Continuing with my exploration of the application of Claibournes writing – click here for the first reflection. I want next to explore his ideas of abundance with the idea we have been exploring this month in Moot – the idea of ‘sufficiency’.

Claibourne talks about the idea of communities of justice seeking the common good, and that when you live this way – you can receive abundantly from people – in away you could not – if caught in the individualistic pursuit of consumption. I like this idea a lot – but it requires a community to really practice generosity with money. I don’t think there are many emerging churches that are generous with money – partly because they are made up of people who are bright and broke – but I still think we have a long way to go – to be more open with money and offer the little we have. I am trying to live this way – and balance the need to be a good steward with a shared purse. I hope that Moot can learn to practice its generosity more – so that we can create funds to really help people and Moot develop. We have not established this yet.

This way of living is so counter-cultural that it requires a real focus to live this way, and challenges individualism. I love the stories in Claibourne’s book about how people pooled money and posessions as an expression of love – that really got me. So I think this idea of receiving abundance (not to be confused with the prosperity gospel about being faithful and then God provides), out of an attitude of generosity in giving coming out of an attitude of sufficiency – is key to Moot growing into its rhythm of life.

As an end note – I was really impressed about the story of Cred Jewellery – which were a bunch of Christians who set up a company to sell jewellery – but with real ethics about fair trade and supporting ethical and justice orientated approaches to diamonds and the rest to counter a trade based on oppression and exploitation – click the link to see their story.

So a theology of abundance attends seriously to Christ’s sermon on the mount about how we should live, and takes economic matters as community seriously. And seeks to build the common good.

POSTED 17.11.07 BY: paulabbott | Comments (1)

Shane Claibourne’s Irresistable Revolution: Challenge 2

Claibourne Challenge 2: Living in a theology of abundance
Continuing with my exploration of the application of Claibournes writing – click here for the first reflection. I want next to explore his ideas of abundance with the idea we have been exploring this month in Moot – the idea of ‘sufficiency’.

Claibourne talks about the idea of communities of justice seeking the common good, and that when you live this way – you can receive abundantly from people – in away you could not – if caught in the individualistic pursuit of consumption. I like this idea a lot – but it requires a community to really practice generosity with money. I don’t think there are many emerging churches that are generous with money – partly because they are made up of people who are bright and broke – but I still think we have a long way to go – to be more open with money and offer the little we have. I am trying to live this way – and balance the need to be a good steward with a shared purse. I hope that Moot can learn to practice its generosity more – so that we can create funds to really help people and Moot develop. We have not established this yet.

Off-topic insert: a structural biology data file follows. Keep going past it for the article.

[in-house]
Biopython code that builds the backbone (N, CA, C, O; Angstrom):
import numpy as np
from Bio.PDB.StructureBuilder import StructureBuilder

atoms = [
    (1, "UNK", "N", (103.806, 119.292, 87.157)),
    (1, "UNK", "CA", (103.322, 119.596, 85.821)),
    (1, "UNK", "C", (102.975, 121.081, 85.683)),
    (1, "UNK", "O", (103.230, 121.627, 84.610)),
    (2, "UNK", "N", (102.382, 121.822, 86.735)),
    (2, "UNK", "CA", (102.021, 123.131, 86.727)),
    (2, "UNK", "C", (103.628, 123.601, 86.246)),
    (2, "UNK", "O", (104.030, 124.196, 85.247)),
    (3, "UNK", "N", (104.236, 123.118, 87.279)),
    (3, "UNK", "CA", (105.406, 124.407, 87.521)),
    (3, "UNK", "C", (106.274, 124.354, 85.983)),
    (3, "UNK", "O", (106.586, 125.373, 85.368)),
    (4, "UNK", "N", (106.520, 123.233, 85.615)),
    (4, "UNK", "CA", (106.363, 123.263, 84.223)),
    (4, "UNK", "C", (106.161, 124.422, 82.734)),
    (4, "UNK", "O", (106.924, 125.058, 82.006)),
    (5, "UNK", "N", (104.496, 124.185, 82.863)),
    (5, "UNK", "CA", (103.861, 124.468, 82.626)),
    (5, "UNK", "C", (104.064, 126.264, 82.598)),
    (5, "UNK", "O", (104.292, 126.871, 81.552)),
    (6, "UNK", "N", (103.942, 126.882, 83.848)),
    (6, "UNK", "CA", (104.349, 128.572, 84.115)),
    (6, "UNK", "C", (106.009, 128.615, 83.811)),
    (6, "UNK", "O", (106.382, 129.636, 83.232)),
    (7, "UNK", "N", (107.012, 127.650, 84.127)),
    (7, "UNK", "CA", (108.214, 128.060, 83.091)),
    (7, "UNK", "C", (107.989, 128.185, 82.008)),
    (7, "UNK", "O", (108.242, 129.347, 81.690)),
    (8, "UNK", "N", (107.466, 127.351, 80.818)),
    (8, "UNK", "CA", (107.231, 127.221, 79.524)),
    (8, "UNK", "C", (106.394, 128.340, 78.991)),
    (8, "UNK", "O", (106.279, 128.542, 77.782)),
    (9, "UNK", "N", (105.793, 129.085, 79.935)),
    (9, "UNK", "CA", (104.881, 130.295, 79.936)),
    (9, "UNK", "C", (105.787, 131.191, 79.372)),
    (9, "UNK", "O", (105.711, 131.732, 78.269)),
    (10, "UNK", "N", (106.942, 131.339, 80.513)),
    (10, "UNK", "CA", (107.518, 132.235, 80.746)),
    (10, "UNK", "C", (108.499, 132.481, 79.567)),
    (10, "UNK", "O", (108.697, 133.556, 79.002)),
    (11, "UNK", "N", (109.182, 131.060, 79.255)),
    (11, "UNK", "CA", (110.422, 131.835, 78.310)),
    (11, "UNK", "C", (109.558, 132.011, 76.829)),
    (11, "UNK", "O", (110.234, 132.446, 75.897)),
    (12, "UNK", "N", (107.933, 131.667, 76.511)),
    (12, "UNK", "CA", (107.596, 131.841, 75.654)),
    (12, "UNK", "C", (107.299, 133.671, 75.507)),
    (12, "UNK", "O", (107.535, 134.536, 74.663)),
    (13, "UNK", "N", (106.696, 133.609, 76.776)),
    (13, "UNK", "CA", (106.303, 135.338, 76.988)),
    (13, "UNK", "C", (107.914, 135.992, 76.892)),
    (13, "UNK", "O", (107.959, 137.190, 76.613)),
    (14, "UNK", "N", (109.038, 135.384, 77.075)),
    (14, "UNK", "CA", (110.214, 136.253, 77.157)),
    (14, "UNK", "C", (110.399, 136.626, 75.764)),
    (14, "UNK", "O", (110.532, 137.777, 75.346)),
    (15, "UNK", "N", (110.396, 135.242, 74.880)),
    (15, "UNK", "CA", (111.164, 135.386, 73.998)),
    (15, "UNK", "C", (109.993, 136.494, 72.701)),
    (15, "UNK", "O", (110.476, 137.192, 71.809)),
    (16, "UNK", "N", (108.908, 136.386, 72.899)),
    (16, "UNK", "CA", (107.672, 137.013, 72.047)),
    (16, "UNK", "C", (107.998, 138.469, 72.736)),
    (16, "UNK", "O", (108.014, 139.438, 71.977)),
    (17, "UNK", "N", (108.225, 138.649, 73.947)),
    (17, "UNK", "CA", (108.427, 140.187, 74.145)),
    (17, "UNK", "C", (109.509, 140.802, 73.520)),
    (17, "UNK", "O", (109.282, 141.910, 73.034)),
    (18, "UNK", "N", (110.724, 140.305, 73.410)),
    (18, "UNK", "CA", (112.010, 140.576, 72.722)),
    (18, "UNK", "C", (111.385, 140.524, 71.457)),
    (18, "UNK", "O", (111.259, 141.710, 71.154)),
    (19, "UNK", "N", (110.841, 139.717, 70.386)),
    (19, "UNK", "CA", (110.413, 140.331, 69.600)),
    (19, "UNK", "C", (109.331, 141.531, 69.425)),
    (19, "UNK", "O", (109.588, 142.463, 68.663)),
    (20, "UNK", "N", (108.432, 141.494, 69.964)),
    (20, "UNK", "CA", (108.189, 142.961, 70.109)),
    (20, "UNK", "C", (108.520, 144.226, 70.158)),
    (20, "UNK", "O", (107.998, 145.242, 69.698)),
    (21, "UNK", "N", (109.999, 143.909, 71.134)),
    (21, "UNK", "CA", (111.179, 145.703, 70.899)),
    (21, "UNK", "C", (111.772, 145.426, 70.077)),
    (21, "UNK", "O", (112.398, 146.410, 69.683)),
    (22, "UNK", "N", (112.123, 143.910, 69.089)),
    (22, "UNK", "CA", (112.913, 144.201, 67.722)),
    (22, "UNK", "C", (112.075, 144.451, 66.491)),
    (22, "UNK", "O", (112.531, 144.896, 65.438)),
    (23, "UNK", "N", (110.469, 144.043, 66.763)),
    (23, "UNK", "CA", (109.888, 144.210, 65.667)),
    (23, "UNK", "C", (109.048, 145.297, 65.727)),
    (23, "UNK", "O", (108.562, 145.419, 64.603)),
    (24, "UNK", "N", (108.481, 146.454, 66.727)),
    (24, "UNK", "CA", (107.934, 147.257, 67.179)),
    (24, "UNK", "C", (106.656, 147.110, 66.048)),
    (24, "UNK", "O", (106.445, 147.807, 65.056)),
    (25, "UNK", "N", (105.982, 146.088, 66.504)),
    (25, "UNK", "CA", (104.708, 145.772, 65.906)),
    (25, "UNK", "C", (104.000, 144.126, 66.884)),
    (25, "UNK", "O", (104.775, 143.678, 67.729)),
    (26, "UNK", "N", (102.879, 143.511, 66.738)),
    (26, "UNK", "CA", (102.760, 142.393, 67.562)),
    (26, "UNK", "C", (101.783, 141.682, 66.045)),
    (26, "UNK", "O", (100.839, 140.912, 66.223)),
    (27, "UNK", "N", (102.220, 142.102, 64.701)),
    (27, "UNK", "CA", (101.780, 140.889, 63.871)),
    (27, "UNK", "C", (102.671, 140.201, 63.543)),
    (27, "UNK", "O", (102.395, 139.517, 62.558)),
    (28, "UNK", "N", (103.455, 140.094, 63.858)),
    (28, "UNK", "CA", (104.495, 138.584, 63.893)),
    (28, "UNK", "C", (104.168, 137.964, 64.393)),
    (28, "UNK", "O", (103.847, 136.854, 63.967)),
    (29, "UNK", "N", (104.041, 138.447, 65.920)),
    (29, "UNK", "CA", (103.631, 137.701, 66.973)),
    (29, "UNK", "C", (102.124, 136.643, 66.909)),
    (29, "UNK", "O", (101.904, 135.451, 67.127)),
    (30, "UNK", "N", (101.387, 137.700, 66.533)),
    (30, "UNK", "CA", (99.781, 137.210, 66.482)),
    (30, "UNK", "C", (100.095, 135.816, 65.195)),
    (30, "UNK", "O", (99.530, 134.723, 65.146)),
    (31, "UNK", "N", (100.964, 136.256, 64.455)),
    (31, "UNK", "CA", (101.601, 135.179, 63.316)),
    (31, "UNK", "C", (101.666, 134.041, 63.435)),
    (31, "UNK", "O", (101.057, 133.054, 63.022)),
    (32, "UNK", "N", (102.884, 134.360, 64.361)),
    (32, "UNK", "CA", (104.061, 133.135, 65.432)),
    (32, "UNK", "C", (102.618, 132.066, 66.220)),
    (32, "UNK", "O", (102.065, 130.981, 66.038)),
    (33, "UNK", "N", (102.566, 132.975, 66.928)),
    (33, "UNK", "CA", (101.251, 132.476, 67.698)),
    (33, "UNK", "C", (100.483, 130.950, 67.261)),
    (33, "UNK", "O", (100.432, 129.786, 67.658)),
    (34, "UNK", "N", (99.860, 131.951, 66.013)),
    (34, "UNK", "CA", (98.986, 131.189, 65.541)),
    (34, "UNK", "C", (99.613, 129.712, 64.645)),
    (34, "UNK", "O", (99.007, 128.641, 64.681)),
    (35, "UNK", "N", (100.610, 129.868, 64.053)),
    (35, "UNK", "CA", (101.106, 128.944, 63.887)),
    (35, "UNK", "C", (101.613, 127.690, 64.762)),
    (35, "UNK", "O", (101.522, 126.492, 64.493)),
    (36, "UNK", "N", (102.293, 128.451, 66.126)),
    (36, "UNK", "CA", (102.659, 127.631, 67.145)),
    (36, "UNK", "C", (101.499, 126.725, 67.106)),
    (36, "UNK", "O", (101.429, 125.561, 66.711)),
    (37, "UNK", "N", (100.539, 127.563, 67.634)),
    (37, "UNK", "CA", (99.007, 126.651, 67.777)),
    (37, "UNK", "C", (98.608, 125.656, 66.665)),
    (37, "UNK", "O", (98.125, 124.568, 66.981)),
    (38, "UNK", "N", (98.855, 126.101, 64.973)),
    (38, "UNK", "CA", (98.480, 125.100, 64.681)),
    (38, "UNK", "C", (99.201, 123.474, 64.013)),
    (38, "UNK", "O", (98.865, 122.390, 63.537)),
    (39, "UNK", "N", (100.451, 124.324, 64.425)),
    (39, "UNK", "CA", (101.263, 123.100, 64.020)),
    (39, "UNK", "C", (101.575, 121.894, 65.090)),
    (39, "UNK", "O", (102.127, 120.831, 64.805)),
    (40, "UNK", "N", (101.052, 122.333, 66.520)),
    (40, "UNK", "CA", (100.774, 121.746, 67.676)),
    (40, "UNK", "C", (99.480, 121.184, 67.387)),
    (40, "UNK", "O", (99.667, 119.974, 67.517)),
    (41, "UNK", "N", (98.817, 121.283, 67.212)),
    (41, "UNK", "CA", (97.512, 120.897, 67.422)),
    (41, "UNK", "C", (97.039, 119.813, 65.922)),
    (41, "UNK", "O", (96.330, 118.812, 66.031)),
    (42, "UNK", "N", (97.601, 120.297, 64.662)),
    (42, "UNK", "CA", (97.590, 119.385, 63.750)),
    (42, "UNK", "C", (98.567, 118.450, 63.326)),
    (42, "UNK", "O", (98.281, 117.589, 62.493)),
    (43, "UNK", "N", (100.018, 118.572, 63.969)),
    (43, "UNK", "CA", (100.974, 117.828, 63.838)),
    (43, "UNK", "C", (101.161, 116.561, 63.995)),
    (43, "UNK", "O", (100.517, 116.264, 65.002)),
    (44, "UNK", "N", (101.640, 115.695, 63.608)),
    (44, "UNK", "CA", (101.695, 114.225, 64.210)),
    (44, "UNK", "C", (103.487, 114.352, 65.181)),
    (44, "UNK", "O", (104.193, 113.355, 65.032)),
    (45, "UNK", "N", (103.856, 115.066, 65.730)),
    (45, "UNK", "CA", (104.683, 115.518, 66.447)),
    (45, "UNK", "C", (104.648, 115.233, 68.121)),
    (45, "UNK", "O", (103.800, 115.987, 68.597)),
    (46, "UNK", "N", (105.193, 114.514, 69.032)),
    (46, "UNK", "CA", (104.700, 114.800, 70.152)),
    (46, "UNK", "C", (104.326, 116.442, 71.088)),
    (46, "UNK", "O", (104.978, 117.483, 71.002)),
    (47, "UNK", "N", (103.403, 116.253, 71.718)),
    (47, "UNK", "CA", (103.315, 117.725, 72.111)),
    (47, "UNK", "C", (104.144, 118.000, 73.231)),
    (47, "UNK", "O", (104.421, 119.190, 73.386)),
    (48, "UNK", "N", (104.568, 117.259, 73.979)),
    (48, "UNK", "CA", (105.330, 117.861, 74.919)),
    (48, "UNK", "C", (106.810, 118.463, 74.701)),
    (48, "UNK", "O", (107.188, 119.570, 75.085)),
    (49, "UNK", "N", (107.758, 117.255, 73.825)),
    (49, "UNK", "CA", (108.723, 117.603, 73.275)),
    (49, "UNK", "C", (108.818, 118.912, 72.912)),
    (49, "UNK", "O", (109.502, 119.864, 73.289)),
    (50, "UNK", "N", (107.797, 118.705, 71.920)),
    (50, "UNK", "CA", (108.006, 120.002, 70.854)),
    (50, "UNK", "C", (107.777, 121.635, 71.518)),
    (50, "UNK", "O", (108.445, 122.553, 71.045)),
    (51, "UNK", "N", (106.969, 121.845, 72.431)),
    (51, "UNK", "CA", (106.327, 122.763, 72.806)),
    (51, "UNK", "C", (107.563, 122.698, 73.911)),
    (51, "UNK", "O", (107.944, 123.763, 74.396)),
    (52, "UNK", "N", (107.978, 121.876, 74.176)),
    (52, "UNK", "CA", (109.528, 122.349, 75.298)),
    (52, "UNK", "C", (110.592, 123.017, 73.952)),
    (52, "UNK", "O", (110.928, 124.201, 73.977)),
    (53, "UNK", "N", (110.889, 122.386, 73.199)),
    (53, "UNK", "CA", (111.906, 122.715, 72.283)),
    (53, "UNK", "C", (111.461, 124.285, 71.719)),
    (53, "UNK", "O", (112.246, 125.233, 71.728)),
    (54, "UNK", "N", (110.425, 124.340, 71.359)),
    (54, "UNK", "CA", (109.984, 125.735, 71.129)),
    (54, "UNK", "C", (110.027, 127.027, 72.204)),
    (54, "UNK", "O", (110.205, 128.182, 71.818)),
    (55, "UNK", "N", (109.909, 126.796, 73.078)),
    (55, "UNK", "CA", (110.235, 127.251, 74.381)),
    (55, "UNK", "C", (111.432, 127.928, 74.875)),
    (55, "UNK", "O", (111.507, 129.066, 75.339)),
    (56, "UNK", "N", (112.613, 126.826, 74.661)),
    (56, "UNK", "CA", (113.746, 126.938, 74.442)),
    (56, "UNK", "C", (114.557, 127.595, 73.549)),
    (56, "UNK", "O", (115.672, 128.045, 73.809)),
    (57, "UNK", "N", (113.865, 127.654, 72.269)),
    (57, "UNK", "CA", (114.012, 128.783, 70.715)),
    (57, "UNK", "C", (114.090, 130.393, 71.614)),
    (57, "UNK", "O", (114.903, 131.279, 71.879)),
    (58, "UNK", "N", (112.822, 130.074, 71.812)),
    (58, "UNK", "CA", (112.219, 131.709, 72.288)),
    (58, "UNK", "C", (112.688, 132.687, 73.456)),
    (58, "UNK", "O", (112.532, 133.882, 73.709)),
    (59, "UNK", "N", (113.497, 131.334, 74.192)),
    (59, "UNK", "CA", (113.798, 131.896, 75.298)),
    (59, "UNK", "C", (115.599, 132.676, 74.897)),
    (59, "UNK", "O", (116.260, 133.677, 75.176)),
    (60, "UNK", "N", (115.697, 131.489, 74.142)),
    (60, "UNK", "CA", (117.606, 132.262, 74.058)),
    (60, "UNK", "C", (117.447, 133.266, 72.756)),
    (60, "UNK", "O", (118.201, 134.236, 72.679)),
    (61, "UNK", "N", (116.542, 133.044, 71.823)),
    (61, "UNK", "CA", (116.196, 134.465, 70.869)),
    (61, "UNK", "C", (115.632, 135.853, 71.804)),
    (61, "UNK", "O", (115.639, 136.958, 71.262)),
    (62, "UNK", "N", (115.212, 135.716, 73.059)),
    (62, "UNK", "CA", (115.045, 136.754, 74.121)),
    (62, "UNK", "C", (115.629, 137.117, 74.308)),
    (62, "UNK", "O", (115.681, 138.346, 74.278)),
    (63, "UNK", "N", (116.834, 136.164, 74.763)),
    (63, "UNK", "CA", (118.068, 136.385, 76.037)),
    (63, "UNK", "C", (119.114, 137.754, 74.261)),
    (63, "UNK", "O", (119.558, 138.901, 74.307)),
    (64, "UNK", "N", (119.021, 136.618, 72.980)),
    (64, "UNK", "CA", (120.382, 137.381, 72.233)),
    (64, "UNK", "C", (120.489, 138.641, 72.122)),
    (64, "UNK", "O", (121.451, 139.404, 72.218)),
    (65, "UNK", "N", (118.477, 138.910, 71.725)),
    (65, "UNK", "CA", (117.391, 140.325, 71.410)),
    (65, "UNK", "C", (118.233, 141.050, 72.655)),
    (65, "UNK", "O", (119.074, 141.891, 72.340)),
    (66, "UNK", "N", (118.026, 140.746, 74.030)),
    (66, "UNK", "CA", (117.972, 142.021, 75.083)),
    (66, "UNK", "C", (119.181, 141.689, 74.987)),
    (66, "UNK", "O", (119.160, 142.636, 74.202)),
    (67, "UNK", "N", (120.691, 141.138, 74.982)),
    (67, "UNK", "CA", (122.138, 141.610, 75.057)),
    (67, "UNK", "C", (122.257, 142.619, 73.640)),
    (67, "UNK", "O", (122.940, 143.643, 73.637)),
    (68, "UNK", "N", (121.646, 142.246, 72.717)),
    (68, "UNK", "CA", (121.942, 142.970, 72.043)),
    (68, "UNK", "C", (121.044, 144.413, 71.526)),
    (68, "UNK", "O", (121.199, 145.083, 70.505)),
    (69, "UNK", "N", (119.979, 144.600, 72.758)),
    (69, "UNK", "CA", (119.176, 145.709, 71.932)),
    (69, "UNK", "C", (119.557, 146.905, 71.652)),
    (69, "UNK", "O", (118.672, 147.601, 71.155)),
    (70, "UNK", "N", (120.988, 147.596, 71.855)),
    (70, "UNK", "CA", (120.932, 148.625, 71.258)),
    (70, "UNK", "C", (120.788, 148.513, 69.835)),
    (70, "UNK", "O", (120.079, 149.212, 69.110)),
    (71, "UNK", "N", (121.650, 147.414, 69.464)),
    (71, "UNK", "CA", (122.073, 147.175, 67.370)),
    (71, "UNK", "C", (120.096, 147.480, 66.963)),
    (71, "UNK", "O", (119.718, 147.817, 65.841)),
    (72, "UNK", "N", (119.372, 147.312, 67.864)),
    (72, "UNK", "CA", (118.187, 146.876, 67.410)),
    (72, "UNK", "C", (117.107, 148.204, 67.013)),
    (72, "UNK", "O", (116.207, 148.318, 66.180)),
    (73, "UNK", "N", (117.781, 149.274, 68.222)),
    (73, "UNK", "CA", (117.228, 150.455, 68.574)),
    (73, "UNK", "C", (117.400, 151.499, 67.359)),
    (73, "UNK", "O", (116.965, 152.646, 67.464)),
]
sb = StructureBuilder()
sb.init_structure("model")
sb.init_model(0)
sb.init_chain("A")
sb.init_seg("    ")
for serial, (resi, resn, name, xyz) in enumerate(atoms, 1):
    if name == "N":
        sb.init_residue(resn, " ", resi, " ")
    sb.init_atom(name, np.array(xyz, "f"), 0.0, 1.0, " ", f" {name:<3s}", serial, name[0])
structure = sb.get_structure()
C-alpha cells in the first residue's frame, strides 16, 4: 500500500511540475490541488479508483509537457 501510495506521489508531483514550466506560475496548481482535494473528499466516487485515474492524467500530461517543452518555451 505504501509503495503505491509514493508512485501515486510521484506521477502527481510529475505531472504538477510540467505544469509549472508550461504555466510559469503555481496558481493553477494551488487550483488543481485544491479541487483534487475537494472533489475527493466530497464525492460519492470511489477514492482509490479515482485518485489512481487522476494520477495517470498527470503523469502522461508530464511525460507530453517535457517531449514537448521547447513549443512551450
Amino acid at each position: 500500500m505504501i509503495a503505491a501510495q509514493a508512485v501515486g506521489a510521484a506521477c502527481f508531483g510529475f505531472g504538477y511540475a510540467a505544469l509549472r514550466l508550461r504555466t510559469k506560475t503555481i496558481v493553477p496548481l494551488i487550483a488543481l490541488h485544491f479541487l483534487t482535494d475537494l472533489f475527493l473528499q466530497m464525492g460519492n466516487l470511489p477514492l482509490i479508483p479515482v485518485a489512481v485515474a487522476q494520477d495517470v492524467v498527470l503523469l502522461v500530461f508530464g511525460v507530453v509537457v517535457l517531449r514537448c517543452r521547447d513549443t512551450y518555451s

This way of living is so counter-cultural that it requires a real focus to live this way, and challenges individualism. I love the stories in Claibourne’s book about how people pooled money and posessions as an expression of love – that really got me. So I think this idea of receiving abundance (not to be confused with the prosperity gospel about being faithful and then God provides), out of an attitude of generosity in giving coming out of an attitude of sufficiency – is key to Moot growing into its rhythm of life.

As an end note – I was really impressed about the story of Cred Jewellery – which were a bunch of Christians who set up a company to sell jewellery – but with real ethics about fair trade and supporting ethical and justice orientated approaches to diamonds and the rest to counter a trade based on oppression and exploitation – click the link to see their story.

So a theology of abundance attends seriously to Christ’s sermon on the mount about how we should live, and takes economic matters as community seriously. And seeks to build the common good.

POSTED 17.11.07 BY: paulabbott | Comments (1)

Stations – Places for pilgrims to pray

I was rather chuffed to pick up a copy of a little booklet at Greenbelt for a mere two quid: Stations – Places for pilgrims to pray by the late Simon Bailey. As the title suggest it is a series of meditations based around familiar places, some obvious, other not so:

• In a church: Porch, door, font, space, nave, window, arch, organ, pulpit and lectern, altar, dark corner, behind the curtain, box for gifts, prayer board, anywhere, churchyard, spire/tower/cross and outside.
• In your home
: Door, living room, kitchen, dining room, stairs, bathroom and bedroom.
• In your town/city/village:
road, shop, pub, town hall, park, school, church, hospital, gutter, telephone box, factory and station.
• In your body
: Your ears, your eyes, your mouth, your insides, your feet, your hands and your mind.

Each meditation follows a simple structure:

1. description of the place

2. words to pray

3. words to think about

4. someone to pray for

Beautiful. The booklet is available from Cairns Publications who also appear to do a whole range of other stuff that may be worth looking at including other prayer resources. Interestingly they also have a Small Pilgrim Places project encouraging a network of places as ‘breathing spaces’ for prayer and meditation.

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POSTED 01.11.07 BY: paulabbott | Comments Off on Stations – Places for pilgrims to pray